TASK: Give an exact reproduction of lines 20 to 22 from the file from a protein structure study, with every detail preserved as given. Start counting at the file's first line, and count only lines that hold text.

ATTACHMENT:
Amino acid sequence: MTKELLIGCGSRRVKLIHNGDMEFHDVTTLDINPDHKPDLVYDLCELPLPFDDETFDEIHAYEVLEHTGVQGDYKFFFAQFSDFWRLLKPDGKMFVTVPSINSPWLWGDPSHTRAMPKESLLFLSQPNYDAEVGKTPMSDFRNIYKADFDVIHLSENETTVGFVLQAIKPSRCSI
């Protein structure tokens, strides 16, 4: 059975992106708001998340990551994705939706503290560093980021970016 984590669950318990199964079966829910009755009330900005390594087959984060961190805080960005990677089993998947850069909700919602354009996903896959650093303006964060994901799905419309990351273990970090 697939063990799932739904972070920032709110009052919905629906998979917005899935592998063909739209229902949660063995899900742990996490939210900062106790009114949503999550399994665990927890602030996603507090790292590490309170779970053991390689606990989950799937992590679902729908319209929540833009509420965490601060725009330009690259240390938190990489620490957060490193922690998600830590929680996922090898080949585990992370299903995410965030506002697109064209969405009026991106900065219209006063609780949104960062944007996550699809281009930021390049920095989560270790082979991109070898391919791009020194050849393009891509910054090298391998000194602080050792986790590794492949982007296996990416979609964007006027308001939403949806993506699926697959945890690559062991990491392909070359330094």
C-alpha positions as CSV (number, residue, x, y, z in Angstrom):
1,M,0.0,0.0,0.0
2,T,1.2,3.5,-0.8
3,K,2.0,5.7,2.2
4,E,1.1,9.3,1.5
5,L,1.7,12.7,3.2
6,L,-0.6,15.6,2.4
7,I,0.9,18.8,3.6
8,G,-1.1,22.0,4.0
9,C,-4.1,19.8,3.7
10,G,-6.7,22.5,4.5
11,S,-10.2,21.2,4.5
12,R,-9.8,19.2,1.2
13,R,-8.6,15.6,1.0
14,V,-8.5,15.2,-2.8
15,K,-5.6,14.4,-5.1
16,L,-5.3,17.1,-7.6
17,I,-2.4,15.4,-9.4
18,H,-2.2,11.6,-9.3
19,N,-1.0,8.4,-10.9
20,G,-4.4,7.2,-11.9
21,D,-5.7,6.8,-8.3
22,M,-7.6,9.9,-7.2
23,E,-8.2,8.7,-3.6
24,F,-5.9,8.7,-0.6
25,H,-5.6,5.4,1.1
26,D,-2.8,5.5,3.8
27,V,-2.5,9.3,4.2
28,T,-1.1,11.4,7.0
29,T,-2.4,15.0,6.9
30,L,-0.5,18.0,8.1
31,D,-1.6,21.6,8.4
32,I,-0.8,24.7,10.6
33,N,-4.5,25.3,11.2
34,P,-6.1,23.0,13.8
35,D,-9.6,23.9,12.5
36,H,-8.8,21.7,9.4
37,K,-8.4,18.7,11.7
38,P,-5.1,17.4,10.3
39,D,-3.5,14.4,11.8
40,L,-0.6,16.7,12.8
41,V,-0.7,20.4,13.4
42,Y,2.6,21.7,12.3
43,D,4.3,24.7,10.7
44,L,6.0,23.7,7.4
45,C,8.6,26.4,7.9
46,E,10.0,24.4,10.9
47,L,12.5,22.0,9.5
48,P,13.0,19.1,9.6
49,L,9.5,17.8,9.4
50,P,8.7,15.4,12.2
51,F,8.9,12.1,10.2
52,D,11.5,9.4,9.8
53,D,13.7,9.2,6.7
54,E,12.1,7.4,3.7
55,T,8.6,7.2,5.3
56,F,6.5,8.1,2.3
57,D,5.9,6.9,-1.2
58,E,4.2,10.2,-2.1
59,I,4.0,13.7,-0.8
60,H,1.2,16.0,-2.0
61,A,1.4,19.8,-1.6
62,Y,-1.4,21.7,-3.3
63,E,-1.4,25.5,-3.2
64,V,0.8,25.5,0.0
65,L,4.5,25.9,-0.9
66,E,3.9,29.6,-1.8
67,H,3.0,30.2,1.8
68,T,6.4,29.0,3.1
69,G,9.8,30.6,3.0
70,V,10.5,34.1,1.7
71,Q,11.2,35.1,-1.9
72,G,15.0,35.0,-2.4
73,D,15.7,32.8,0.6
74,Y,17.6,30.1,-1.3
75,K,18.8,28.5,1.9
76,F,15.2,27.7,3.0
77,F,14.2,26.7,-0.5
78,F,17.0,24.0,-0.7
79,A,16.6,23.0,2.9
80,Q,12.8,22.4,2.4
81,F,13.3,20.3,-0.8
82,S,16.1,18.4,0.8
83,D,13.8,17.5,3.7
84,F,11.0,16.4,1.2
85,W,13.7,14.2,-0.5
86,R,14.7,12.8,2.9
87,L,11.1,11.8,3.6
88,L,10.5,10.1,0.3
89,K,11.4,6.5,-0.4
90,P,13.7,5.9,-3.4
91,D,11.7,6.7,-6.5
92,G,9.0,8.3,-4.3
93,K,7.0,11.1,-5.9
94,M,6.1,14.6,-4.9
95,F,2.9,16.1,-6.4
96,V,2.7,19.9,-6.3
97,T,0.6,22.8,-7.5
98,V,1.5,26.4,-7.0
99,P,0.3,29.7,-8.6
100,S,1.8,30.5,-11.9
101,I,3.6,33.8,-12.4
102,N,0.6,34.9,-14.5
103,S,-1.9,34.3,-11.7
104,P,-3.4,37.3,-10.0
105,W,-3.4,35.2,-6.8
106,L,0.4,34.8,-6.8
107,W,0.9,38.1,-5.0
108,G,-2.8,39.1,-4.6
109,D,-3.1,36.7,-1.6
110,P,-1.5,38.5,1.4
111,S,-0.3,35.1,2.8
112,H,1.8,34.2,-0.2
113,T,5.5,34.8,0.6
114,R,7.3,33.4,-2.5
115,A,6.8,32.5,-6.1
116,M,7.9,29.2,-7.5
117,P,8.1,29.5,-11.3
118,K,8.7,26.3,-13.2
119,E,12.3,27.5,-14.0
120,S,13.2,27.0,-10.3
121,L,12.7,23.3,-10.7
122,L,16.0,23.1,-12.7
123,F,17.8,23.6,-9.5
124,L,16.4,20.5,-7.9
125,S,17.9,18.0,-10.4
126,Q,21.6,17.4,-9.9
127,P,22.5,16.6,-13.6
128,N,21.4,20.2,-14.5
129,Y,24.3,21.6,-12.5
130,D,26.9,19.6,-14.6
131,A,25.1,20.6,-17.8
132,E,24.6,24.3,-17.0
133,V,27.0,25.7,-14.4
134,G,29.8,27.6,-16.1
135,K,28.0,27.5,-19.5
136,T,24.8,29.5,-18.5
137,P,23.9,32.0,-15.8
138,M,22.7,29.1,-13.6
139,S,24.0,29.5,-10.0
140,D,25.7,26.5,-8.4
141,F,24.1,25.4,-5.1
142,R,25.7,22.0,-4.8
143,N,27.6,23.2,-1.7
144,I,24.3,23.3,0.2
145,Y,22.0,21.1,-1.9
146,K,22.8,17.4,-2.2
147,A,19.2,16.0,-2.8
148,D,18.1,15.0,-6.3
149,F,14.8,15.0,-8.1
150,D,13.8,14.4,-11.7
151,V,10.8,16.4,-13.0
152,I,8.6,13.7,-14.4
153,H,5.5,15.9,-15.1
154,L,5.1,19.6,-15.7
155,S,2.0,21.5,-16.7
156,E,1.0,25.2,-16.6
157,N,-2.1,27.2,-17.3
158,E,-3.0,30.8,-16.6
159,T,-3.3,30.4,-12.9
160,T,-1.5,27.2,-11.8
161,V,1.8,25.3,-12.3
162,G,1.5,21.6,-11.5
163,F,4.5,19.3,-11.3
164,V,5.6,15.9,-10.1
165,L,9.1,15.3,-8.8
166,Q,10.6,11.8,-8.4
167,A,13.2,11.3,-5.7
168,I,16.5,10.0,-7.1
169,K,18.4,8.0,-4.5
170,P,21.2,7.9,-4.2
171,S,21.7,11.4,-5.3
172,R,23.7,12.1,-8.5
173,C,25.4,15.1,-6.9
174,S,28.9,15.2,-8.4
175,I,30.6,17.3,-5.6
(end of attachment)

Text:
17,I,-2.4,15.4,-9.4
18,H,-2.2,11.6,-9.3
19,N,-1.0,8.4,-10.9